The Borough. Letter Viii: Trades - Poem by George Crabbe
OF manufactures, trade, inventions rare,
Steam-towers and looms, you'd know our Borough's
'Tis small: we boast not these rich subjects here,
Who hazard thrice ten thousand pounds a-year;
We've no huge buildings, where incessant noise
Is made by springs and spindles, girls and boys;
Where, 'mid such thundering sounds, the maiden's
Is 'Harmony in Uproar' all day long.
Still common minds with us in common trade,
Have gain'd more wealth than ever student made;
And yet a merchant, when he gives his son
His college-learning, thinks his duty done;
A way to wealth he leaves his boy to find,
Just when he's made for the discovery blind.
Jones and his wife perceived their elder boy
Took to his learning, and it gave them joy;
This they encouraged, and were bless'd to see
Their son a fellow with a high degree;
A living fell, he married, and his sire
Declared 'twas all a father could require;
Children then bless'd them, and when letters came,
The parents proudly told each grandchild's name.
Meantime the sons at home in trade were placed,
Money their object--just the father's taste;
Saving he lived and long, and when he died,
He gave them all his fortune to divide:
'Martin,' said he, 'at vast expense was taught;
He gain'd his wish, and has the ease he sought.'
Thus the good priest (the Christian scholar!)
'What estimate is made by vulgar minds;
He sees his brothers, who had every gift
Of thriving, now assisted in their thrift;
While he, whom learning, habits, all prevent,
Is largely mulct for each impediment.
Yet let us own that Trade has much of chance,
Not all the careful by their care advance;
With the same parts and prospects, one a seat
Builds for himself; one finds it in the Fleet.
Then to the wealthy you will see denied
Comforts and joys that with the poor abide:
There are who labour through the year, and yet
No more have gain'd than--not to be in debt:
Who still maintain the same laborious course,
Yet pleasure hails them from some favourite source,
And health, amusements, children, wife, or friend,
With life's dull views their consolations blend.
Nor these alone possess the lenient power
Of soothing life in the desponding hour;
Some favourite studies, some delightful care,
The mind with trouble and distresses share;
And by a coin, a flower, a verse, a boat,
The stagnant spirits have been set afloat;
They pleased at first, and then the habit grew,
Till the fond heart no higher pleasure knew;
Till, from all cares and other comforts freed,
Th' important nothing took in life the lead.
With all his phlegm, it broke a Dutchman's
At a vast price, with one loved root to part;
And toys like these fill many a British mind,
Although their hearts are found of firmer kind.
Oft have I smiled the happy pride to see
Of humble tradesmen, in their evening glee;
When of some pleasing fancied good possess'd,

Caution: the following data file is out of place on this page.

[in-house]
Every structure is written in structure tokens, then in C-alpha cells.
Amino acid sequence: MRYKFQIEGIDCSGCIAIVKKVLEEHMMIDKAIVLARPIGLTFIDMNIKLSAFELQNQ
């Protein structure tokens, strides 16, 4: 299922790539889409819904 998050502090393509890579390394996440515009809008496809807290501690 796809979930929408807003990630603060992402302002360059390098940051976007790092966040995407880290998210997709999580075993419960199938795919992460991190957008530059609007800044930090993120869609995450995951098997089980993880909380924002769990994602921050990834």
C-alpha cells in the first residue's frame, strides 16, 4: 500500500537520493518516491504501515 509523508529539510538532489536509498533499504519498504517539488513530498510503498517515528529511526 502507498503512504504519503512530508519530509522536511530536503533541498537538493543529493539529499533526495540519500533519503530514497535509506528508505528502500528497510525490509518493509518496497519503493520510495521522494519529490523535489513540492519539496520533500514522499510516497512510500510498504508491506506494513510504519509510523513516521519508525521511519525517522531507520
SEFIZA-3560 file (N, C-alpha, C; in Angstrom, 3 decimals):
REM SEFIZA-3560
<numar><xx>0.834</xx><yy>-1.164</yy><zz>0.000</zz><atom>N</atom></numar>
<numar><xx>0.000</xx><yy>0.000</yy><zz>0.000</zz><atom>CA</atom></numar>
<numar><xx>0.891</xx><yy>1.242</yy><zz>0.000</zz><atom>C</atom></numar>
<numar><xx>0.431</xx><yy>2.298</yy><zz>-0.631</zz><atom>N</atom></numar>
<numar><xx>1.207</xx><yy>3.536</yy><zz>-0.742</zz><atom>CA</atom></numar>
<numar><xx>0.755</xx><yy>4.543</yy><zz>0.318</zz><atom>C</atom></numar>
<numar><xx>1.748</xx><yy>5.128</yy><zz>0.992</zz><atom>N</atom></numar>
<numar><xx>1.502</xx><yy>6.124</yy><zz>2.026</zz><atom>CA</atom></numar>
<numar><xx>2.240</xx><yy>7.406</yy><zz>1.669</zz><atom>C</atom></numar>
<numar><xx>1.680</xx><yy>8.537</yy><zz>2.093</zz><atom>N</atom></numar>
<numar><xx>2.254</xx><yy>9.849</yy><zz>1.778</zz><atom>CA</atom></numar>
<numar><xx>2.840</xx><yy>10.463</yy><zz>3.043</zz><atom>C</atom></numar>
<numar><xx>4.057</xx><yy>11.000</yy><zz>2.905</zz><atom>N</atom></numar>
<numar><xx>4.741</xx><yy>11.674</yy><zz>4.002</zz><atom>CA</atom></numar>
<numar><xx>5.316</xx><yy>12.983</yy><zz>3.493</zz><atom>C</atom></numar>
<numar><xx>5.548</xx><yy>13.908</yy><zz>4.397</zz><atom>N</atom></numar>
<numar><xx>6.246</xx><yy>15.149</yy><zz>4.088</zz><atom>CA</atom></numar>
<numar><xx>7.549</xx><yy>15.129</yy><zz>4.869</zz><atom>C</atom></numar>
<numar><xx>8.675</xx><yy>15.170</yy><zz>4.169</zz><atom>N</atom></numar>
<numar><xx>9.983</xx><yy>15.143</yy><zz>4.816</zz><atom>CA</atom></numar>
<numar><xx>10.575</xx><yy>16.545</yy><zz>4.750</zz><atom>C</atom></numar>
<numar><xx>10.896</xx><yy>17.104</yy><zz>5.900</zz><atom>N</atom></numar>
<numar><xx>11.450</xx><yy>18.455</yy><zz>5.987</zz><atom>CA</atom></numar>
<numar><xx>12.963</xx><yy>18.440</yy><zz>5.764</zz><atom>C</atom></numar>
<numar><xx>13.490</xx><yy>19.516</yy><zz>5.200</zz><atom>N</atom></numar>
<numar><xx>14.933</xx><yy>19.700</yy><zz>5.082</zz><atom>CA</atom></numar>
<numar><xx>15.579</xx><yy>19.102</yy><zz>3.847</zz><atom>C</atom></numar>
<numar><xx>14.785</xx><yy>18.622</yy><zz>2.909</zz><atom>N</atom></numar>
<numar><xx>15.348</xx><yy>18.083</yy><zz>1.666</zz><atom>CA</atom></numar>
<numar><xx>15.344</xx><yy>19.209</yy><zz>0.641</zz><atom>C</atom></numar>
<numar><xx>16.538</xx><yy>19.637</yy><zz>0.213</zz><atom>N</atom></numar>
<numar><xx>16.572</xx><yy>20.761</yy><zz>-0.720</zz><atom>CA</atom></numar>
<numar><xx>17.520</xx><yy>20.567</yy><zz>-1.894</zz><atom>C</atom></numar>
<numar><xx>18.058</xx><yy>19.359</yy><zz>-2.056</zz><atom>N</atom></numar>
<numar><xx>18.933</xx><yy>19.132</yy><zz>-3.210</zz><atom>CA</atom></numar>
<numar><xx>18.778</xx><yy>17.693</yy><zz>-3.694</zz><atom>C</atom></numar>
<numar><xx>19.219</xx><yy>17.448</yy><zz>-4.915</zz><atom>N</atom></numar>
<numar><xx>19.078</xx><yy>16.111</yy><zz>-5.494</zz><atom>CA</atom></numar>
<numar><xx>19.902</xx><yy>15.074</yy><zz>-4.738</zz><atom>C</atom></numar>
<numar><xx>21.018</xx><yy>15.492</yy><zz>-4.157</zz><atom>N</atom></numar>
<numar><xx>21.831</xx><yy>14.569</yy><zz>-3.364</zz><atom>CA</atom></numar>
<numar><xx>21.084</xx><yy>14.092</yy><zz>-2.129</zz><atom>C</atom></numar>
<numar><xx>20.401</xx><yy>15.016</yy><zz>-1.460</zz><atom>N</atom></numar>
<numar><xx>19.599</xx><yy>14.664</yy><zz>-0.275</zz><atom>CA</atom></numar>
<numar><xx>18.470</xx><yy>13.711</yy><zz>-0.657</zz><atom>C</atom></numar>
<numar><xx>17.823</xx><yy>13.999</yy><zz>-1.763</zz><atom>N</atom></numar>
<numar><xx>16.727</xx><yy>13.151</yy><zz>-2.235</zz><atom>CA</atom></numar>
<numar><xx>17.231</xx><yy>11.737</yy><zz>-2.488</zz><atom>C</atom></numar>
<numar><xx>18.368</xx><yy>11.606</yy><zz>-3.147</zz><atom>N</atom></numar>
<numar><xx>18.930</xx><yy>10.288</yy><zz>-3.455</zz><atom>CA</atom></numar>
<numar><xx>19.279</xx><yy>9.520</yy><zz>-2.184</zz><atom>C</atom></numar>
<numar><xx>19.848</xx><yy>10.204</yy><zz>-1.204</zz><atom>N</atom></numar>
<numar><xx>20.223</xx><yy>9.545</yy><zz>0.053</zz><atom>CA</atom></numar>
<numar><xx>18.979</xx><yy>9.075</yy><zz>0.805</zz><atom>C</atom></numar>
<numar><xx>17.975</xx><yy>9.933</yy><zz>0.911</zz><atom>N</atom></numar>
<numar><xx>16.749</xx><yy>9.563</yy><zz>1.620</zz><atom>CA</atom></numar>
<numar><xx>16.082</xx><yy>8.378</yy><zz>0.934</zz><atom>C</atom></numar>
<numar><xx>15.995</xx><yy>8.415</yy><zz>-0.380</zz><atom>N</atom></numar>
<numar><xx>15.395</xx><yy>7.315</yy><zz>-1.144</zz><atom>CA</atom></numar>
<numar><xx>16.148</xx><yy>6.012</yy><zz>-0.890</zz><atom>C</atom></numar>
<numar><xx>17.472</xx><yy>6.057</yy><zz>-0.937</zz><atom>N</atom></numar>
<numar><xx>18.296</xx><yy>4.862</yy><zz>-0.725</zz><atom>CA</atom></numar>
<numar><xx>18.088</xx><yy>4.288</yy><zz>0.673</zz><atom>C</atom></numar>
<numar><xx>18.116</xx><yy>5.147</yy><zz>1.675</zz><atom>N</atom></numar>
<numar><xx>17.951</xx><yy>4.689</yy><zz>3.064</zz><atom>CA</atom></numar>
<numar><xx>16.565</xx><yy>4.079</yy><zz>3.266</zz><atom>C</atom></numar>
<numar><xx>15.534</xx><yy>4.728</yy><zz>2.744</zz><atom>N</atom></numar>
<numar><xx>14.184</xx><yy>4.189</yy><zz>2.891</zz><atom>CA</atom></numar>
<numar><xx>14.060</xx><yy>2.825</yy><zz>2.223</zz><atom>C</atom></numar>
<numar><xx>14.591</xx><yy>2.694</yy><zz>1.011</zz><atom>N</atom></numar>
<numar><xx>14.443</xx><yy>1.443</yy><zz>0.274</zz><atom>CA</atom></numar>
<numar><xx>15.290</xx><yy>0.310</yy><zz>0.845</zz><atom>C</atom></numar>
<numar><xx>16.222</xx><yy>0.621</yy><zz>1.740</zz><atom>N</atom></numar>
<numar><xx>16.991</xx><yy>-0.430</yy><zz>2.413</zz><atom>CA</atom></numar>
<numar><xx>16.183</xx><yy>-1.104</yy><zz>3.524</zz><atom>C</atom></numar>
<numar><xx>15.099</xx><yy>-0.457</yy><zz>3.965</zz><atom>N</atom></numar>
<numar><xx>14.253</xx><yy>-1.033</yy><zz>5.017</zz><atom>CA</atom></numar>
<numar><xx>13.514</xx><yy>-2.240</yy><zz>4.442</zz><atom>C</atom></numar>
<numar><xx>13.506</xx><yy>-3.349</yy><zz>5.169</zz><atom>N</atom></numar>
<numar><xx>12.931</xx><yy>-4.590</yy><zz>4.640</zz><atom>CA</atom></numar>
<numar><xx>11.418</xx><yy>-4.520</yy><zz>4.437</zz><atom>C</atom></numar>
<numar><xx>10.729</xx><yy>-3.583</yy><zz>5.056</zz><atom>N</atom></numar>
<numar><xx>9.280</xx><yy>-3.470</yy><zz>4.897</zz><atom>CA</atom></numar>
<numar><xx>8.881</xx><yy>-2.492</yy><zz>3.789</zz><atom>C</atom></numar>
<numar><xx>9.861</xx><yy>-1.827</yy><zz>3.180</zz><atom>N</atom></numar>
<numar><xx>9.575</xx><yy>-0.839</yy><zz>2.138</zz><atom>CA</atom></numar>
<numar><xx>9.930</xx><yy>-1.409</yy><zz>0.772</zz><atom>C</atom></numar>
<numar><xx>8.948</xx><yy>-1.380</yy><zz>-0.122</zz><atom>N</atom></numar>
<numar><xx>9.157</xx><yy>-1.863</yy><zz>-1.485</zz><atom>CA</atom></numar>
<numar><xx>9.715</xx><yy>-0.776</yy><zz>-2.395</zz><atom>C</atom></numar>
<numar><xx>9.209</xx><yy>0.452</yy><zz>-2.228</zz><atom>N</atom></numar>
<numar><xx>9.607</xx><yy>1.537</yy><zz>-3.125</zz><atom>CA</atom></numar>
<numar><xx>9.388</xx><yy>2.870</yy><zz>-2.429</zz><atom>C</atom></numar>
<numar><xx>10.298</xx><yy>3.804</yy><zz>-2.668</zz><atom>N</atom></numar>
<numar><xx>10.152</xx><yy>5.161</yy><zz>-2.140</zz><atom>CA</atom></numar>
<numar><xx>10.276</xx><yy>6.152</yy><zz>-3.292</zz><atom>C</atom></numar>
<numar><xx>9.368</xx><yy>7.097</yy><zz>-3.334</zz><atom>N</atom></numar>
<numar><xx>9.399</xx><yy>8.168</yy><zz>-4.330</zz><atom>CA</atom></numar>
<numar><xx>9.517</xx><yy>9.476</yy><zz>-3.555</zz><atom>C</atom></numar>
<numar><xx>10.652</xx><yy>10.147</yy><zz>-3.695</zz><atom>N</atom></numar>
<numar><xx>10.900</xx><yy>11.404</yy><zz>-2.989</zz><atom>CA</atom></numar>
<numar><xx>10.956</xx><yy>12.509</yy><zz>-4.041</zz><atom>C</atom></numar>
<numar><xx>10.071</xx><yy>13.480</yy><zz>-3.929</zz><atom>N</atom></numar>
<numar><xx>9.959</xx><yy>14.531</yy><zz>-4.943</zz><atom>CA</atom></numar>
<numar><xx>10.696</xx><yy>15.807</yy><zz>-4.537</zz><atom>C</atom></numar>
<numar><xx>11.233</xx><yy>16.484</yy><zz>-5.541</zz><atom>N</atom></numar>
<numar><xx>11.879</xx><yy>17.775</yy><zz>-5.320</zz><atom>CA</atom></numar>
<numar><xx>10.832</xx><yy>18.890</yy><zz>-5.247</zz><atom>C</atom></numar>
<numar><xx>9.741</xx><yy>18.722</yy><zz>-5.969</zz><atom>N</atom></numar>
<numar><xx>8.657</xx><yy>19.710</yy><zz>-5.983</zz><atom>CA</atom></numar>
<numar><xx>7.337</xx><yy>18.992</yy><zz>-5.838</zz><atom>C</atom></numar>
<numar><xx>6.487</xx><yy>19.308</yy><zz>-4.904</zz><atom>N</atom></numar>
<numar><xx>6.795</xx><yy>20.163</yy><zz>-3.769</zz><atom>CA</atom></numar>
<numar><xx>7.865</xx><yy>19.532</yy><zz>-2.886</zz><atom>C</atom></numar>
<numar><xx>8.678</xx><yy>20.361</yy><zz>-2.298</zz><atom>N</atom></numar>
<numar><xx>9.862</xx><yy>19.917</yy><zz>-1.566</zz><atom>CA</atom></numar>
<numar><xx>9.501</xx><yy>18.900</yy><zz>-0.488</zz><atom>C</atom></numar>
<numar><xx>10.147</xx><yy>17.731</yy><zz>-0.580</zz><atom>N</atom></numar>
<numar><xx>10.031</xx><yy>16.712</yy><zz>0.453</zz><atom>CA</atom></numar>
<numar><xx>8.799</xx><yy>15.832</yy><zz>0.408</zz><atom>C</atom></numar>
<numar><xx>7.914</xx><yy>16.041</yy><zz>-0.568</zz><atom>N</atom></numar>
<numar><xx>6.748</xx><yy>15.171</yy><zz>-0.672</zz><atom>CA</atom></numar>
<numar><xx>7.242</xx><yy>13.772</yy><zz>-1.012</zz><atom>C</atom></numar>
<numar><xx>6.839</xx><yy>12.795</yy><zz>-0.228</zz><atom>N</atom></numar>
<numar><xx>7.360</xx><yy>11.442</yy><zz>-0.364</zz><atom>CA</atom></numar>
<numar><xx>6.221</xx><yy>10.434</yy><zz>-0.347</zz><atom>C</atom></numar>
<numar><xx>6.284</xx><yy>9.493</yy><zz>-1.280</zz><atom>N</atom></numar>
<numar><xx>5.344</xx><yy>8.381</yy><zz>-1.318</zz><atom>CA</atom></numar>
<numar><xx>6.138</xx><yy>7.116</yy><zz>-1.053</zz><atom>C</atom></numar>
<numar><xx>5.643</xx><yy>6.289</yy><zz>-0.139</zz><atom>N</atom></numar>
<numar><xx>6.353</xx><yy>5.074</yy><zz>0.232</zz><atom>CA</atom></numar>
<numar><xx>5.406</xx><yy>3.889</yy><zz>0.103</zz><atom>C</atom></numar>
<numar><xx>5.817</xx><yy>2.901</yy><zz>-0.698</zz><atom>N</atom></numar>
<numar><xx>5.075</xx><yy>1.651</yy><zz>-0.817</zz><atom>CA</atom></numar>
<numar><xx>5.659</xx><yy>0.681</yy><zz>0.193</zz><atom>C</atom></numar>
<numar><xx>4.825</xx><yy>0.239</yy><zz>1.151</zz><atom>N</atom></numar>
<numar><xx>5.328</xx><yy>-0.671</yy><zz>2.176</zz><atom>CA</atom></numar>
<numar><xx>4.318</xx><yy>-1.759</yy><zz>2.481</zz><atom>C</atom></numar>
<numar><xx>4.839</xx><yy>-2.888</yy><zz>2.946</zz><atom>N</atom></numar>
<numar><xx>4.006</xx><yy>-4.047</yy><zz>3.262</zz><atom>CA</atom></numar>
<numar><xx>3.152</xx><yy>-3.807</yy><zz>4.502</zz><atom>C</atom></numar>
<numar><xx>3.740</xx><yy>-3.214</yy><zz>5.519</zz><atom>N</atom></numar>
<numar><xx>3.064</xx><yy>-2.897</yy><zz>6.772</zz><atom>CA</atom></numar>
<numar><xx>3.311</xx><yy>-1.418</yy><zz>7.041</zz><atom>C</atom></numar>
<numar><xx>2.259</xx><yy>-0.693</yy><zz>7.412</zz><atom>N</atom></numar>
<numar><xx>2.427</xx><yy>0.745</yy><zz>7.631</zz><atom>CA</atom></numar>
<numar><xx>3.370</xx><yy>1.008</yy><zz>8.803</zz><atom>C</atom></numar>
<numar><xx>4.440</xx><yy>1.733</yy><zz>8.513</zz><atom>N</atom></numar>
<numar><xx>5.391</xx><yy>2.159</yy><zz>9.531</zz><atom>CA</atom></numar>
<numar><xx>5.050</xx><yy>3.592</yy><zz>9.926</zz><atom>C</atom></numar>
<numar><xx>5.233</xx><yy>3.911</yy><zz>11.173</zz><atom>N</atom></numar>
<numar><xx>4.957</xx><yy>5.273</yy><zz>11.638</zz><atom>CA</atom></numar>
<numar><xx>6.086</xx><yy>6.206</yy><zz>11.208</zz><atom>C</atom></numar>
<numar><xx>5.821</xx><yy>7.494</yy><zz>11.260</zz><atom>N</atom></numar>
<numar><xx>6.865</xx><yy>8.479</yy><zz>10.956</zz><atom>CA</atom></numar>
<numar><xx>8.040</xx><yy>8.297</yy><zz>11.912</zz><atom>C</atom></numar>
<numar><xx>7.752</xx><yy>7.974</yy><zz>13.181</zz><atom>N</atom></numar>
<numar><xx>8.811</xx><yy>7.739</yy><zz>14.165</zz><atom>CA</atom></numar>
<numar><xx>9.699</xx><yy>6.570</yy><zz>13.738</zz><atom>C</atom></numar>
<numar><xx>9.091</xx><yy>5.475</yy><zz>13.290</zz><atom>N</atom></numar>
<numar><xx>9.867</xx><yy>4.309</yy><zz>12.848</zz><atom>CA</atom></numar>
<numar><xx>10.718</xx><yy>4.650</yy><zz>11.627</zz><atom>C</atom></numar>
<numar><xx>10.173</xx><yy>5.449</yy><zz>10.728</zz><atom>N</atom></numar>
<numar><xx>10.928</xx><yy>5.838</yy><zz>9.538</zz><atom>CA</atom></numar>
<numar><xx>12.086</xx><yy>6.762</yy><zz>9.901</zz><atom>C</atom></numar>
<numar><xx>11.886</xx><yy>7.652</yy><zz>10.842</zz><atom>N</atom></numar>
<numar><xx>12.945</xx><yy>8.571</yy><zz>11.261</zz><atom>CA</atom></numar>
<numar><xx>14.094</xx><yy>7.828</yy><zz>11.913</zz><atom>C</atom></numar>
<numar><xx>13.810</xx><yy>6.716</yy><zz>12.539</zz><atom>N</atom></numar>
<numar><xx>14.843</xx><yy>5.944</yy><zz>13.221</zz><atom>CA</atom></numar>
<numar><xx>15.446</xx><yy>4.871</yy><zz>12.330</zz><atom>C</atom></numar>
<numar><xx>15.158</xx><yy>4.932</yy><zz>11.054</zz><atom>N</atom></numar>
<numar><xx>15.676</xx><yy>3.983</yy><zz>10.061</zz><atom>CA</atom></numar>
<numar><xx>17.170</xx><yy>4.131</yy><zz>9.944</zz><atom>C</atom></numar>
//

Each grew alert, was busy, and was bless'd:
Whether the call-bird yield the hour's delight,
Or, magnified in microscope the mite;
Or whether tumblers, croppers, carriers seize
The gentle mind, they rule it and they please.
There is my friend the Weaver: strong desires
Reign in his breast; 'tis beauty he admires:
See! to the shady grove he wings his way,
And feels in hope the raptures of the day -
Eager he looks: and soon, to glad his eyes,
From the sweet bower, by nature form'd, arise
Bright troops of virgin moths and fresh-born
Who broke that morning from their half-year's
To fly o'er flowers where they were wont to creep.
Above the sovereign oak, a sovereign skims,
The purple Emp'ror, strong in wing and limbs:
There fair Camilla takes her flight serene,
Adonis blue, and Paphia silver-queen;
With every filmy fly from mead or bower,
And hungry Sphinx who threads the honey'd flower;
She o'er the Larkspur's bed, where sweets abound.
Views ev'ry bell, and hums th' approving sound;
Poised on her busy plumes, with feeling nice
She draws from every flower, nor tries a floret
He fears no bailiff's wrath, no baron's blame,
His is untax'd and undisputed game:
Nor less the place of curious plant he knows;
He both his Flora and his Fauna shows;
For him is blooming in its rich array
The glorious flower which bore the palm away;
In vain a rival tried his utmost art,
His was the prize, and joy o'erflow'd his heart.
'This, this! is beauty; cast, I pray, your eyes
On this my glory! see the grace! the size!
Was ever stem so tall, so stout, so strong,
Exact in breadth, in just proportion long?
These brilliant hues are all distinct and clean,
No kindred tint, no blending streaks between:
This is no shaded, run-off, pin-eyed thing;
A king of flowers, a flower for England's king:
I own my pride, and thank the favouring star
Which shed such beauty on my fair Bizarre.'
Thus may the poor the cheap indulgence seize,
While the most wealthy pine and pray for ease;
Content not always waits upon success,
And more may he enjoy who profits less.